The late-winter/early-spring TV onslaught continues: every day this week except Saturday, there is either a season premiere or a new series debut.
Monday, March 10
Believe (10-11 pm, NBC)
If you happened to be thinking that TV needs another series executive-produced by J.J. Abrams, this is your week. (Oscar-winning director of Gravity Alfonso Cuarón is also on board as a co-creator/executive producer, and he directed the first episode.) Believe is about a 10-year-old girl with special gifts (telekinesis, clairvoyance, much more) who is pursued by people who want to use her powers toward evil ends. After tonight’s premiere following The Voice, the show’s regular time slot will be Sundays at 9 pm.
Tuesday, March 11
From Dusk Till Dawn: The Series (9-10 pm, El Rey)
Writer/director Robert Rodriguez started the El Rey channel because he wanted to see shows and actors that reflect the more diverse country the US has become. Its first original offering is a reimagining of the 1996 horror movie into a series. In Rodriguez’s words, “The film was the short story, this series is the novel.” At the moment it appears that in the Boston area El Rey is only available to DirecTV subscribers, but I’ve heard that Comcast is supposed to be getting involved.
Wednesday, March 12
Funny or Die’s Billy on the Street (11-11:30 pm, Fuse)
Billy Eichner is back for a second season of running around on the street (sometimes with a celebrity accomplice like Amy Poehler or Lena Dunham), ambushing pedestrians by shoving a microphone in their faces and shouting rapid-fire trivia questions at them. His persona can be highly grating; I think the idea worked better in the shorter web segments the show evolved from. Also, you may have to hunt around on your TV lineup to find Fuse, which is mainly a music channel trying for MTV-style pop-culture cred.
Thursday, March 13
Breaking Boston (10-11 pm, A&E)
Oh look, it’s another Boston-based “reality” show, this one about four female friends trying to overcome life’s challenges. Wouldn’t you rather just rewatch the “Real Housewives of Southie” parody videos on YouTube?
Friday, March 14
Vice (11-11:30 pm, HBO)
The upstart news-magazine show returns for its second season.
Saturday, March 15
The Conjuring (10 pm-12 am, Cinemax)
One of 2013’s most satisfyingly scary movies, this allegedly true story of a haunted Rhode Island farmhouse and the family involved has it all: a well-told story, a quality cast, and an adept director (James Wan of Saw fame) who knows how to handle the various elements effectively.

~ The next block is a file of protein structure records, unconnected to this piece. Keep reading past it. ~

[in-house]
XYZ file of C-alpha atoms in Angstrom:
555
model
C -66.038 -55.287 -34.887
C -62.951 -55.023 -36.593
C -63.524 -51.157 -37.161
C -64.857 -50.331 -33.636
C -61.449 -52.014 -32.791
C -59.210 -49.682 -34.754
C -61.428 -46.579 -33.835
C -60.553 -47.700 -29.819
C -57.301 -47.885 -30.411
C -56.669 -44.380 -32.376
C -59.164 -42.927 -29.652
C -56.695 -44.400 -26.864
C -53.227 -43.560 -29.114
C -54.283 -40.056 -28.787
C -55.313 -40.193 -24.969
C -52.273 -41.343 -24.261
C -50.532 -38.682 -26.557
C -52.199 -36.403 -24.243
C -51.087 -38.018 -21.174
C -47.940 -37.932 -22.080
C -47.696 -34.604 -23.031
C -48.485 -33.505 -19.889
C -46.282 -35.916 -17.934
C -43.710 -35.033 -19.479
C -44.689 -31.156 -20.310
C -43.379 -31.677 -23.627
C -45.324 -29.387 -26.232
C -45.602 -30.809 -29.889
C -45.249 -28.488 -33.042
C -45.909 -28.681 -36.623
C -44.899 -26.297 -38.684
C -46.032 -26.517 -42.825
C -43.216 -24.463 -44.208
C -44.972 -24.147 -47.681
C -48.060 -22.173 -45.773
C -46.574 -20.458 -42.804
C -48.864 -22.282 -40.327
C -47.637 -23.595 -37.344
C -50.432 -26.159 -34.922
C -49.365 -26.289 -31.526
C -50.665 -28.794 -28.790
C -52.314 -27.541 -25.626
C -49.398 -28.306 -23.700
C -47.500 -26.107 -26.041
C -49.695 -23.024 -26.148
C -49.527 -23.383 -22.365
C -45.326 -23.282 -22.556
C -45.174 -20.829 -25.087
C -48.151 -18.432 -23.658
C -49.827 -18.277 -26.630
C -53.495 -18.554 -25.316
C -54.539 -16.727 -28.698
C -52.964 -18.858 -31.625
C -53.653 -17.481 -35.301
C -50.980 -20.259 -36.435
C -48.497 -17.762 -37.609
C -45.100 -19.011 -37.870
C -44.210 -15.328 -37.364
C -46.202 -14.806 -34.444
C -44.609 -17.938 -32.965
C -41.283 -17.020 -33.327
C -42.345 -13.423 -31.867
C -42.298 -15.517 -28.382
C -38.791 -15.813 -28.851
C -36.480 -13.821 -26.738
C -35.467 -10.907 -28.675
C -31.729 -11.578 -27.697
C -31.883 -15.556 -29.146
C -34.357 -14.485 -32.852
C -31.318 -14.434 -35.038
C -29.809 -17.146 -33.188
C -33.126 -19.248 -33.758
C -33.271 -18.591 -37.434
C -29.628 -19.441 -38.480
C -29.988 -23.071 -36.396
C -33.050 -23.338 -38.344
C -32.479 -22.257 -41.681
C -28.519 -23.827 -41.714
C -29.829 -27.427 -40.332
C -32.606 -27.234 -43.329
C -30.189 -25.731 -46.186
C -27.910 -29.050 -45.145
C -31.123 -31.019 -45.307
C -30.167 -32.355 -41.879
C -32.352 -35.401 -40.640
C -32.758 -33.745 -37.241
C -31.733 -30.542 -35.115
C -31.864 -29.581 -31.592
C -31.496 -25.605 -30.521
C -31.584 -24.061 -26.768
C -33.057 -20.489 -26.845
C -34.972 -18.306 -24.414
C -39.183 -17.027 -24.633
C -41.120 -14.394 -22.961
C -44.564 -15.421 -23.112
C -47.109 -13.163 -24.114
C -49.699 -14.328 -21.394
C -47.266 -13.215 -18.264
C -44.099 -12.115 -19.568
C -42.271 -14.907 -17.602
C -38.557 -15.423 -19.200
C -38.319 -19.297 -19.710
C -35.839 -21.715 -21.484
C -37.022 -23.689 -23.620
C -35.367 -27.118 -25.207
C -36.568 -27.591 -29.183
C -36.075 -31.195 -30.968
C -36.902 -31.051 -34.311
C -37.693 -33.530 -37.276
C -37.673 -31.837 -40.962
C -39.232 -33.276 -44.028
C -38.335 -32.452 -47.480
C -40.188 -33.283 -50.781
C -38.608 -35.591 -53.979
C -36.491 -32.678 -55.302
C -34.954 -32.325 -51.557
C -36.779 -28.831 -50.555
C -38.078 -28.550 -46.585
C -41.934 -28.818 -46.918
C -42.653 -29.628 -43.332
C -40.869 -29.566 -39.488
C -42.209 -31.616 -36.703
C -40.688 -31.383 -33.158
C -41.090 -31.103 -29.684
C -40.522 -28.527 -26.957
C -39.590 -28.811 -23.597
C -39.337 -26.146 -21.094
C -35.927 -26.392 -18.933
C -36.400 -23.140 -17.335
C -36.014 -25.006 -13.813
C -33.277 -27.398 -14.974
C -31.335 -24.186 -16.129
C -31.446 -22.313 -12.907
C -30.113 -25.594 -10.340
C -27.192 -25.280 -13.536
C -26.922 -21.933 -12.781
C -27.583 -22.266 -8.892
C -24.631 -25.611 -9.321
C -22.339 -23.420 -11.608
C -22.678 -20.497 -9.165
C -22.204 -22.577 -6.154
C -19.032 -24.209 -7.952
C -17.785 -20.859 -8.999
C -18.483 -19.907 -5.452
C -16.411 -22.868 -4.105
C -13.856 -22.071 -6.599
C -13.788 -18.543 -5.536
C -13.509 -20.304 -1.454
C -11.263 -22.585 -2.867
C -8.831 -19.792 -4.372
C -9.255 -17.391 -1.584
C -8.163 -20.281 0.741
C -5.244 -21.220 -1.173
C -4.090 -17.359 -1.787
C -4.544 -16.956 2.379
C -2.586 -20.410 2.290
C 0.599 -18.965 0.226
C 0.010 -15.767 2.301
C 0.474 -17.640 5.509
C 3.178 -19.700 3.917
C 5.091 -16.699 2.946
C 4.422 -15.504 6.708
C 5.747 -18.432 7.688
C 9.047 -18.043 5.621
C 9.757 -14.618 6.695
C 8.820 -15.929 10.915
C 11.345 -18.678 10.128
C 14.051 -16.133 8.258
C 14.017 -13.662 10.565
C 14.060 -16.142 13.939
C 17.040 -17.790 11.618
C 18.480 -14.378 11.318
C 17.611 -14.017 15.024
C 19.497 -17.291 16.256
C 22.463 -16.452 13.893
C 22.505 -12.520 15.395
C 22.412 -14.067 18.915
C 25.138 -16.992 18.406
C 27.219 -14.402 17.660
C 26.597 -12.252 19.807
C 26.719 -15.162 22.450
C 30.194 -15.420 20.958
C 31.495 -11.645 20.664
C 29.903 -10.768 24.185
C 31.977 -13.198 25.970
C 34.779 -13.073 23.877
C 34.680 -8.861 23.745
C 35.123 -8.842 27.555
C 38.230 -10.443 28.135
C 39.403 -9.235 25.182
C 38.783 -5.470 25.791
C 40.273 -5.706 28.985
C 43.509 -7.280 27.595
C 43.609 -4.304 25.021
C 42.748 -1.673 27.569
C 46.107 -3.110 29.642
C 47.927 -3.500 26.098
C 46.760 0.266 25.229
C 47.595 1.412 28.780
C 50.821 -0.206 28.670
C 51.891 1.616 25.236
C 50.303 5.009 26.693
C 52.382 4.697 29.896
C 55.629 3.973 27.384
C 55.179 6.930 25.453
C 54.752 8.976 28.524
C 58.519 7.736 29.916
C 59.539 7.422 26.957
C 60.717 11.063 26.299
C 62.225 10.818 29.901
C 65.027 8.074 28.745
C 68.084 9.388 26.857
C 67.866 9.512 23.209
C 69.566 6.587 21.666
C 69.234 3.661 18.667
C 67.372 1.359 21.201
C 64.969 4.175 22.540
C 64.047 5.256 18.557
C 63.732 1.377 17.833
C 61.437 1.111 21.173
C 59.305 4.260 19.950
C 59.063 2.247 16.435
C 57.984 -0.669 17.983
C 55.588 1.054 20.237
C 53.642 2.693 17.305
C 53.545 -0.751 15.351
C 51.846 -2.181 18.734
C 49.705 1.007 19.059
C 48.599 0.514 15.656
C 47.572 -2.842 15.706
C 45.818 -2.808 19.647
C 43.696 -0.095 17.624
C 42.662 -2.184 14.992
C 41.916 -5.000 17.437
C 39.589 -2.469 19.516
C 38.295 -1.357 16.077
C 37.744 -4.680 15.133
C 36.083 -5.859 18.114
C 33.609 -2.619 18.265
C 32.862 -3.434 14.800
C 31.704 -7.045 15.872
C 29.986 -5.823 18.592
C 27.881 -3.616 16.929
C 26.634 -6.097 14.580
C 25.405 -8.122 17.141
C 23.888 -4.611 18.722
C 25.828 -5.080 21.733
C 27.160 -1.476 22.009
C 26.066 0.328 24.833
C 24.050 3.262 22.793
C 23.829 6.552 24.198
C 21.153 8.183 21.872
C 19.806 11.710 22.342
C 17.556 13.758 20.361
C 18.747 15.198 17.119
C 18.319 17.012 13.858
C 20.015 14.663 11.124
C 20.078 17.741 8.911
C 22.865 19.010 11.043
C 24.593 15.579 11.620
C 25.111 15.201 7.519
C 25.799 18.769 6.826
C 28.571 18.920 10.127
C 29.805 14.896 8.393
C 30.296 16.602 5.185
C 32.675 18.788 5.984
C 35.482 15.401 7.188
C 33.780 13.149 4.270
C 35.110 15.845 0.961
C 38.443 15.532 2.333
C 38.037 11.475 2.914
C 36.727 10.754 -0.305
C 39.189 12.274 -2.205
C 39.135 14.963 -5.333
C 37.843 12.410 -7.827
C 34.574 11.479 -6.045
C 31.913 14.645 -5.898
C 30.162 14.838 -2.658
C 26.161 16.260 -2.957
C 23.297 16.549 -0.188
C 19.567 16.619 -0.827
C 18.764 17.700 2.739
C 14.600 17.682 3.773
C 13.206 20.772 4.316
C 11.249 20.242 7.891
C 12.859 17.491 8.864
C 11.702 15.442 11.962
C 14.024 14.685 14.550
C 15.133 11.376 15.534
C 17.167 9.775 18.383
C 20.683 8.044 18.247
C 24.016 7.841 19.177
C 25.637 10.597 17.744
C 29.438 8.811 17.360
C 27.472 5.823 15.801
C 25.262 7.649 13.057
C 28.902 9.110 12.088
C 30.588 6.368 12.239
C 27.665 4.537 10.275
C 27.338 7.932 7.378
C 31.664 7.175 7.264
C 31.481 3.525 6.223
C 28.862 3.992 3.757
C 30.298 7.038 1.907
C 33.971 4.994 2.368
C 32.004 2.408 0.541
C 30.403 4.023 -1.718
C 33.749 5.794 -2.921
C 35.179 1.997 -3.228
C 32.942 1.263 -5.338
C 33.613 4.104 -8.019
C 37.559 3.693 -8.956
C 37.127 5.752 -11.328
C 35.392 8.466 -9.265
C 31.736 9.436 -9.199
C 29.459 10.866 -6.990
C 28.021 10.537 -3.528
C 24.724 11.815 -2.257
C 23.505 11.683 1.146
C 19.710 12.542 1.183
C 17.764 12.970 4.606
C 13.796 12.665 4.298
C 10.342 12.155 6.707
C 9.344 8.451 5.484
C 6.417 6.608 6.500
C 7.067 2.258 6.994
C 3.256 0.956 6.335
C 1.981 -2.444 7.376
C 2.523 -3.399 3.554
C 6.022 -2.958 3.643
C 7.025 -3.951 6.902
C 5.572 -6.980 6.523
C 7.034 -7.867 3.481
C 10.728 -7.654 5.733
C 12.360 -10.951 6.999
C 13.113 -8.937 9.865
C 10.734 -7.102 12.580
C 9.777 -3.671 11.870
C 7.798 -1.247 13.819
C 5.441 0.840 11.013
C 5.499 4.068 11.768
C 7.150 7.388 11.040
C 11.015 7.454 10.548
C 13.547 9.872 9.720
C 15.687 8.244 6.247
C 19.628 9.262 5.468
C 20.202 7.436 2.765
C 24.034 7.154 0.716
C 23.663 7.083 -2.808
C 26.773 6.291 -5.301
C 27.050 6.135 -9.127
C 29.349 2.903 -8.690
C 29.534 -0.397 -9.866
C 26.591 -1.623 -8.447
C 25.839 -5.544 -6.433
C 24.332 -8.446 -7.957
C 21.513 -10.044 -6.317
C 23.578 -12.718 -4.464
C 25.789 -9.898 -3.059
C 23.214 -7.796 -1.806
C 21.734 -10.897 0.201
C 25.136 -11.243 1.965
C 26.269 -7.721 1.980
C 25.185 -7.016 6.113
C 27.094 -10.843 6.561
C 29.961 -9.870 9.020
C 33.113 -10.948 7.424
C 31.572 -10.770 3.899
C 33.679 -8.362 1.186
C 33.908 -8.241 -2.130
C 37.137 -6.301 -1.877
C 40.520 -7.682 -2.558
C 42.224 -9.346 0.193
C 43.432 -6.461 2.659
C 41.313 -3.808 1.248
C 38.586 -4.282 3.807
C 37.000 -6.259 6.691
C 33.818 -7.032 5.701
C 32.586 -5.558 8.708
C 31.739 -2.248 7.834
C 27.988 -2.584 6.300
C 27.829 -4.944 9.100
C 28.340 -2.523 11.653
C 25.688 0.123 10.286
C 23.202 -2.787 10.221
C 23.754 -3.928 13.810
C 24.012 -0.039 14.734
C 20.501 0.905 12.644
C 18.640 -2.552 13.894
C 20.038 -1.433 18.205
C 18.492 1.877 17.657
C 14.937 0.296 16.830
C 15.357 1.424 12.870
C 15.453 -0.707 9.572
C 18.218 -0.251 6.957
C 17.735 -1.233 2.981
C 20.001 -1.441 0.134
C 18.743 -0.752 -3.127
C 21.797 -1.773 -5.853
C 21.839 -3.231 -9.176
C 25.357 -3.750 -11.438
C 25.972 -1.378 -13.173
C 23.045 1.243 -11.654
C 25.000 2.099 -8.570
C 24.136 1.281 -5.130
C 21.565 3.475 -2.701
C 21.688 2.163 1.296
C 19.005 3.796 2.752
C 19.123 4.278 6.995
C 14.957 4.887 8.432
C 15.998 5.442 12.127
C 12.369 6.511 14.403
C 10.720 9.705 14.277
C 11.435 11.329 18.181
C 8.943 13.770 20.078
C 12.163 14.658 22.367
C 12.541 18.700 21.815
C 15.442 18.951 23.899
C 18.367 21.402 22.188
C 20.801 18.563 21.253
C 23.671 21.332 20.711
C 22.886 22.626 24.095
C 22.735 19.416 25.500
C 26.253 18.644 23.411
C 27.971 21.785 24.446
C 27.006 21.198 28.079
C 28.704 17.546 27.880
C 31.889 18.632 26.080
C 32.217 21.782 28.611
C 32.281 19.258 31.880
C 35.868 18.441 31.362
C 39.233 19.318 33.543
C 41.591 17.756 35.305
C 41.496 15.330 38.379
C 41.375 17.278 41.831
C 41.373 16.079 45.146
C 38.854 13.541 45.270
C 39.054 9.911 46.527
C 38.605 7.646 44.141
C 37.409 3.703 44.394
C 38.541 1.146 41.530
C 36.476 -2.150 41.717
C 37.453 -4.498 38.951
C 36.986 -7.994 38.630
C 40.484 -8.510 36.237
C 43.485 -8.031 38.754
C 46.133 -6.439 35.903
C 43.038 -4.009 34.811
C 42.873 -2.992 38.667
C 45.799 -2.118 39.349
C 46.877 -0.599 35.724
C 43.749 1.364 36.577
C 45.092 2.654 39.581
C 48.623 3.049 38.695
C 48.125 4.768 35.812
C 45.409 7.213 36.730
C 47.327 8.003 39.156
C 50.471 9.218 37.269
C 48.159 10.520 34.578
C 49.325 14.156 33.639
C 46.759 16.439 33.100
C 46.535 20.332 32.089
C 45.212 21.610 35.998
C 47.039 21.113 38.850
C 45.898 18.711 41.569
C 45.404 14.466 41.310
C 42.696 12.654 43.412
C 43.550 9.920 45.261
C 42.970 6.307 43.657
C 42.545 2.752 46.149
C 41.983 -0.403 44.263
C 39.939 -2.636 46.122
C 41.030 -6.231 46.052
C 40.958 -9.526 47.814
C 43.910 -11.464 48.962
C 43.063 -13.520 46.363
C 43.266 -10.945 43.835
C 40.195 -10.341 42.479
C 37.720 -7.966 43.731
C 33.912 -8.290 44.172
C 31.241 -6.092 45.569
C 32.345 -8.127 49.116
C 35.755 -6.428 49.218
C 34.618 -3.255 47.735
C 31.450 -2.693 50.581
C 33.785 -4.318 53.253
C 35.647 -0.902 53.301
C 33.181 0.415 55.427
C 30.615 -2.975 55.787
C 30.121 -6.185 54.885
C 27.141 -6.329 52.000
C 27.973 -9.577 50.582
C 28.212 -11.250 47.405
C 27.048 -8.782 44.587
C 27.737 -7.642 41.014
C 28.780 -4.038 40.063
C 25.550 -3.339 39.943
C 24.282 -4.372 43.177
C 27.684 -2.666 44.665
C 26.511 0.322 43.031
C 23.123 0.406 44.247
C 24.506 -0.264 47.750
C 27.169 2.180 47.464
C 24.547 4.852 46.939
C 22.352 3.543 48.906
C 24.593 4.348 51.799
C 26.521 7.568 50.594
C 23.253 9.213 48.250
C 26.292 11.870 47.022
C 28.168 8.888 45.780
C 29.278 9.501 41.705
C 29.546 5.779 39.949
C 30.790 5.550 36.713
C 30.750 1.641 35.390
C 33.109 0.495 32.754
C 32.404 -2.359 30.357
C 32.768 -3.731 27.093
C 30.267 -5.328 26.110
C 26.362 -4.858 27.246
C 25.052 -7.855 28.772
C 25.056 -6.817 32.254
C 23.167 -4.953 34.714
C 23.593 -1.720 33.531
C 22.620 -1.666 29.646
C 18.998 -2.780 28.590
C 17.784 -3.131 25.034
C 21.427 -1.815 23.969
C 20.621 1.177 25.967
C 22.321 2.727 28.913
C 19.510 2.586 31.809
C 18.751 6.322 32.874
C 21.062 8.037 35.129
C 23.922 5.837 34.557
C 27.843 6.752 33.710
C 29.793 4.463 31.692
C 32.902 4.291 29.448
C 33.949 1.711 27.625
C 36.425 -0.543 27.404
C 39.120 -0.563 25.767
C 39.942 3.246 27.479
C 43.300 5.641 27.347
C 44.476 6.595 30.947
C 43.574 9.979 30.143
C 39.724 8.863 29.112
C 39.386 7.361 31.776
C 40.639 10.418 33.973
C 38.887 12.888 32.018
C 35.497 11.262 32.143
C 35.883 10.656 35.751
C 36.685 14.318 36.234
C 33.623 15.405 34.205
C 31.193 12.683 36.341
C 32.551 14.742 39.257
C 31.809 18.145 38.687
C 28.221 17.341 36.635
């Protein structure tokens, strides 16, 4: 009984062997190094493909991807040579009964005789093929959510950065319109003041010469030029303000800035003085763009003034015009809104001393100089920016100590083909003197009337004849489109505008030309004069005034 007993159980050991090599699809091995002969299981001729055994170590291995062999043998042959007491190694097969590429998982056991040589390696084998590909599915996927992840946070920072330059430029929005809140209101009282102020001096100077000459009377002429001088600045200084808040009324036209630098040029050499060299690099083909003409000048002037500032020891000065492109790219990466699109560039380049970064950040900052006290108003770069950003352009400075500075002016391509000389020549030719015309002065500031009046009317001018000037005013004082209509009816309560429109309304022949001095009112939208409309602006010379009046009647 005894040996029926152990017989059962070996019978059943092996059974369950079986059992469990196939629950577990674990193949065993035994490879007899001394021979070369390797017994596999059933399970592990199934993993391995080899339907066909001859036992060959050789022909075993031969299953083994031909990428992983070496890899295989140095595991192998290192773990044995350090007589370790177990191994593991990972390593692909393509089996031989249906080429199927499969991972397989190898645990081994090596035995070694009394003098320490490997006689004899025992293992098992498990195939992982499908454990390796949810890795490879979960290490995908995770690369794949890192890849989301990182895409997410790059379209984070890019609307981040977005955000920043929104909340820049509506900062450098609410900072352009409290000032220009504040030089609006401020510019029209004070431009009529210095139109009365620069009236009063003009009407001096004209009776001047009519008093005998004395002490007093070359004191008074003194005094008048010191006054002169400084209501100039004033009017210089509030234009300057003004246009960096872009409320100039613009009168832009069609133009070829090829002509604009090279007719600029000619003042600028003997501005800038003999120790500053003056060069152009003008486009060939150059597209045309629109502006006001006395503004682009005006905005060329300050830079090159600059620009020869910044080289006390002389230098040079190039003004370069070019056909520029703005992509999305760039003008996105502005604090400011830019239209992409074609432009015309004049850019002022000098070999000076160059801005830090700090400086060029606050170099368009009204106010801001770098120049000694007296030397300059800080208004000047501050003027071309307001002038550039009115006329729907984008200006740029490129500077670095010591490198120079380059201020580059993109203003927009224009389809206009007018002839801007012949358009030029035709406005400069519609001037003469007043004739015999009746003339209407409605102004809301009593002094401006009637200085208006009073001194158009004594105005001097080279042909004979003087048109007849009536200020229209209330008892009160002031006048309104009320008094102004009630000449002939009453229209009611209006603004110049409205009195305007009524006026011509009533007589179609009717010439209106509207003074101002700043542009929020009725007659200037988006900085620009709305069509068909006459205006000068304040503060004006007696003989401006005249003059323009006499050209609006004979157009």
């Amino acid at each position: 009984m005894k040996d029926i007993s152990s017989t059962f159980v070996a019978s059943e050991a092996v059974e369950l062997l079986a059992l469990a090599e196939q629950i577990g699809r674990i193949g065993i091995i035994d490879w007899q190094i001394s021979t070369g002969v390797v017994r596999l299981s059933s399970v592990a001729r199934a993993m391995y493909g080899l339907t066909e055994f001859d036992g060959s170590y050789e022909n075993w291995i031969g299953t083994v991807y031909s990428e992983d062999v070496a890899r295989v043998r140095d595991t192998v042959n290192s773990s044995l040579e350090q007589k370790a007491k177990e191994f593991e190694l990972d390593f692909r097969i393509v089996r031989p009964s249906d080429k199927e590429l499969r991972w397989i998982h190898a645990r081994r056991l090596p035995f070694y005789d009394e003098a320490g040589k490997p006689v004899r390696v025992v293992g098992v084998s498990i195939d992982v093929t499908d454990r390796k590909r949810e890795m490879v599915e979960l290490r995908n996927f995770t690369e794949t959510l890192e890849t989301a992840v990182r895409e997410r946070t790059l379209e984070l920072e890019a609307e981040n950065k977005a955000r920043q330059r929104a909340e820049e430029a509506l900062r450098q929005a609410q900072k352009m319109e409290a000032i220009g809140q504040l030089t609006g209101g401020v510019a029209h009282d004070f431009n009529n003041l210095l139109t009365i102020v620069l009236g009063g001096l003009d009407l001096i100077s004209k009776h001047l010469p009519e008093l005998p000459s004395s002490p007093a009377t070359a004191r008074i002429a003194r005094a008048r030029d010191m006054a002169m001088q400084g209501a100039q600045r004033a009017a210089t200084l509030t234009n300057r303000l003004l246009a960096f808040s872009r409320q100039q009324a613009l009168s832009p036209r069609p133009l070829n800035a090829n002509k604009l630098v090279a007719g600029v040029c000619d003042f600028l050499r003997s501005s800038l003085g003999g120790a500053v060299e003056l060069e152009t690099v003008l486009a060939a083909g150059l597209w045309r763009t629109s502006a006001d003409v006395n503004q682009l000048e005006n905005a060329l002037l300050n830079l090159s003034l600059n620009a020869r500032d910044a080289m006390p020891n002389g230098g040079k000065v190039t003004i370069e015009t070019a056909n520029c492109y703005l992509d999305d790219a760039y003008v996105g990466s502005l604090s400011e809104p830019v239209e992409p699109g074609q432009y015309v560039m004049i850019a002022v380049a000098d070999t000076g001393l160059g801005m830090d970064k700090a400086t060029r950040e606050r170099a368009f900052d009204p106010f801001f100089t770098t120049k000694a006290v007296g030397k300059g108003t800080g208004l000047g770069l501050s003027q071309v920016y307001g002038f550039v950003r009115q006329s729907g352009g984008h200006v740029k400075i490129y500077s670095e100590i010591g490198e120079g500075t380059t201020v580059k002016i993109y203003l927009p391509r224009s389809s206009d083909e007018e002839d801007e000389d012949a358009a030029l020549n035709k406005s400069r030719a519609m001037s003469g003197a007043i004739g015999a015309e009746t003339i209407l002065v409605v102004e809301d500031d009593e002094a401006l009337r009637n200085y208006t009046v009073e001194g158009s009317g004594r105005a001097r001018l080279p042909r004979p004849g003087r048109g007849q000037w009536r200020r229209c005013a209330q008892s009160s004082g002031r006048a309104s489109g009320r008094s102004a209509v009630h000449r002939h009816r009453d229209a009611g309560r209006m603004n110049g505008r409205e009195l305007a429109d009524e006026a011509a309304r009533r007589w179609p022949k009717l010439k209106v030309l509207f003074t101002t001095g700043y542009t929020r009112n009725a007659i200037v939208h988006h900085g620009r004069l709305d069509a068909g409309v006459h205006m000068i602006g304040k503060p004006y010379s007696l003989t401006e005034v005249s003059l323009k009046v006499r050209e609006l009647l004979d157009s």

Sunday, March 16
Crisis (10-11 pm, NBC)
The short-lived Life (2007-9), starring Damian Lewis and Sarah Shahi, was one of my favorite “brilliant but canceled” shows of the past decade, so when I learned that its creator is behind this new series I was hopeful. But the storyline—a group of privileged teens is kidnapped in order to manipulate their powerful parents—falls quickly into an abyss of tedium, and despite the presence of talent like Gillian Anderson and Dermot Mulroney, the show suffers in the same way as many other series (Hostages, The Killing, 24) that try to build an entire season around a single case or event.
I’ve realized that while this column focuses on TV, the vast majority of my weekly Netflix picks have been movies, so I’m going to try to recommend some worthy TV series, especially lower-profile ones that perhaps haven’t received the attention they deserve. If you are the sort who wants or expects a show to pack a lot of eventfulness into each episode (Scandal fans, I’m looking at you…), this six-episode story of a man released from prison after spending nearly two decades on death row, and learning anew how to cope in the world, may not be for you, but if you enjoy mood, imagery, and contemplation, and are okay with incremental plot development, Rectify will satisfy. (The show will be back for a second season on SundanceTV in June.)
(Note: this information is accurate as of publication time, but programming is subject to change at the discretion of channels and networks. All times listed are Eastern time.)